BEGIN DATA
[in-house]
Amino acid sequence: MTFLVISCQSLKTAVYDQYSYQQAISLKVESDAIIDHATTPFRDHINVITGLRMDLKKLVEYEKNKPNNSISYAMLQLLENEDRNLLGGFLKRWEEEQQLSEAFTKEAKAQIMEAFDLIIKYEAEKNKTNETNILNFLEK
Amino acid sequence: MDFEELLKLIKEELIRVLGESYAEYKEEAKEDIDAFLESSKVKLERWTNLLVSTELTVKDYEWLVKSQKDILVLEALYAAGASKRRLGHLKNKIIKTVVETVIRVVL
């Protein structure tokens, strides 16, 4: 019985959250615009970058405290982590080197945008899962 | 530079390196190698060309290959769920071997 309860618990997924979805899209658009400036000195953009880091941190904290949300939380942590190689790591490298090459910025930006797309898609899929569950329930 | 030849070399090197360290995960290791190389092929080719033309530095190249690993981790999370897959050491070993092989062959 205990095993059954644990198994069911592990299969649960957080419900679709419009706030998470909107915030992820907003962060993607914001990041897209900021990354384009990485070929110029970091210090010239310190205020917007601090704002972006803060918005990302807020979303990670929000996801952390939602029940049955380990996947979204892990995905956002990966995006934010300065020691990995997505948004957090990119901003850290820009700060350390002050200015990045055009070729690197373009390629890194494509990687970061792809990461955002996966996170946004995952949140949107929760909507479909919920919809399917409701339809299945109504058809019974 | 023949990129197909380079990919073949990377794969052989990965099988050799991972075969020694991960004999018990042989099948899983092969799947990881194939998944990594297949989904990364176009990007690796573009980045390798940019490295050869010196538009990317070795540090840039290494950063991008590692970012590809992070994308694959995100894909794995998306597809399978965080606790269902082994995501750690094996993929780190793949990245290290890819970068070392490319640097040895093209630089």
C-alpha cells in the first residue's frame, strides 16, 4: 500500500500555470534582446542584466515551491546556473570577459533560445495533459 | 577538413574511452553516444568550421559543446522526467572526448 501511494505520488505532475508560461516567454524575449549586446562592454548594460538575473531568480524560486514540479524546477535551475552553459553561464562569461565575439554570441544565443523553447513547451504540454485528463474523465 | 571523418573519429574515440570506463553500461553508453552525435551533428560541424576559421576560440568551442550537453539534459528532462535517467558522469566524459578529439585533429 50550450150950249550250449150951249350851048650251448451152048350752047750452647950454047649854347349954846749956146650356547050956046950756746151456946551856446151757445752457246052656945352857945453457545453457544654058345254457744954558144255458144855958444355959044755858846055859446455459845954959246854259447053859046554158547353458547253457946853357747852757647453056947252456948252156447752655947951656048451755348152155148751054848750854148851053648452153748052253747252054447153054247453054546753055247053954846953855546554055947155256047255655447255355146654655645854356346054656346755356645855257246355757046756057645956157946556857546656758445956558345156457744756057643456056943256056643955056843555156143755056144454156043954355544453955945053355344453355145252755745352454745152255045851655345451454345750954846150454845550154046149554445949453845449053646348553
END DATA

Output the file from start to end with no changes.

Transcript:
[in-house]
Amino acid sequence: MTFLVISCQSLKTAVYDQYSYQQAISLKVESDAIIDHATTPFRDHINVITGLRMDLKKLVEYEKNKPNNSISYAMLQLLENEDRNLLGGFLKRWEEEQQLSEAFTKEAKAQIMEAFDLIIKYEAEKNKTNETNILNFLEK
Amino acid sequence: MDFEELLKLIKEELIRVLGESYAEYKEEAKEDIDAFLESSKVKLERWTNLLVSTELTVKDYEWLVKSQKDILVLEALYAAGASKRRLGHLKNKIIKTVVETVIRVVL
């Protein structure tokens, strides 16, 4: 019985959250615009970058405290982590080197945008899962 | 530079390196190698060309290959769920071997 309860618990997924979805899209658009400036000195953009880091941190904290949300939380942590190689790591490298090459910025930006797309898609899929569950329930 | 030849070399090197360290995960290791190389092929080719033309530095190249690993981790999370897959050491070993092989062959 205990095993059954644990198994069911592990299969649960957080419900679709419009706030998470909107915030992820907003962060993607914001990041897209900021990354384009990485070929110029970091210090010239310190205020917007601090704002972006803060918005990302807020979303990670929000996801952390939602029940049955380990996947979204892990995905956002990966995006934010300065020691990995997505948004957090990119901003850290820009700060350390002050200015990045055009070729690197373009390629890194494509990687970061792809990461955002996966996170946004995952949140949107929760909507479909919920919809399917409701339809299945109504058809019974 | 023949990129197909380079990919073949990377794969052989990965099988050799991972075969020694991960004999018990042989099948899983092969799947990881194939998944990594297949989904990364176009990007690796573009980045390798940019490295050869010196538009990317070795540090840039290494950063991008590692970012590809992070994308694959995100894909794995998306597809399978965080606790269902082994995501750690094996993929780190793949990245290290890819970068070392490319640097040895093209630089």
C-alpha cells in the first residue's frame, strides 16, 4: 500500500500555470534582446542584466515551491546556473570577459533560445495533459 | 577538413574511452553516444568550421559543446522526467572526448 501511494505520488505532475508560461516567454524575449549586446562592454548594460538575473531568480524560486514540479524546477535551475552553459553561464562569461565575439554570441544565443523553447513547451504540454485528463474523465 | 571523418573519429574515440570506463553500461553508453552525435551533428560541424576559421576560440568551442550537453539534459528532462535517467558522469566524459578529439585533429 50550450150950249550250449150951249350851048650251448451152048350752047750452647950454047649854347349954846749956146650356547050956046950756746151456946551856446151757445752457246052656945352857945453457545453457544654058345254457744954558144255458144855958444355959044755858846055859446455459845954959246854259447053859046554158547353458547253457946853357747852757647453056947252456948252156447752655947951656048451755348152155148751054848750854148851053648452153748052253747252054447153054247453054546753055247053954846953855546554055947155256047255655447255355146654655645854356346054656346755356645855257246355757046756057645956157946556857546656758445956558345156457744756057643456056943256056643955056843555156143755056144454156043954355544453955945053355344453355145252755745352454745152255045851655345451454345750954846150454845550154046149554445949453845449053646348553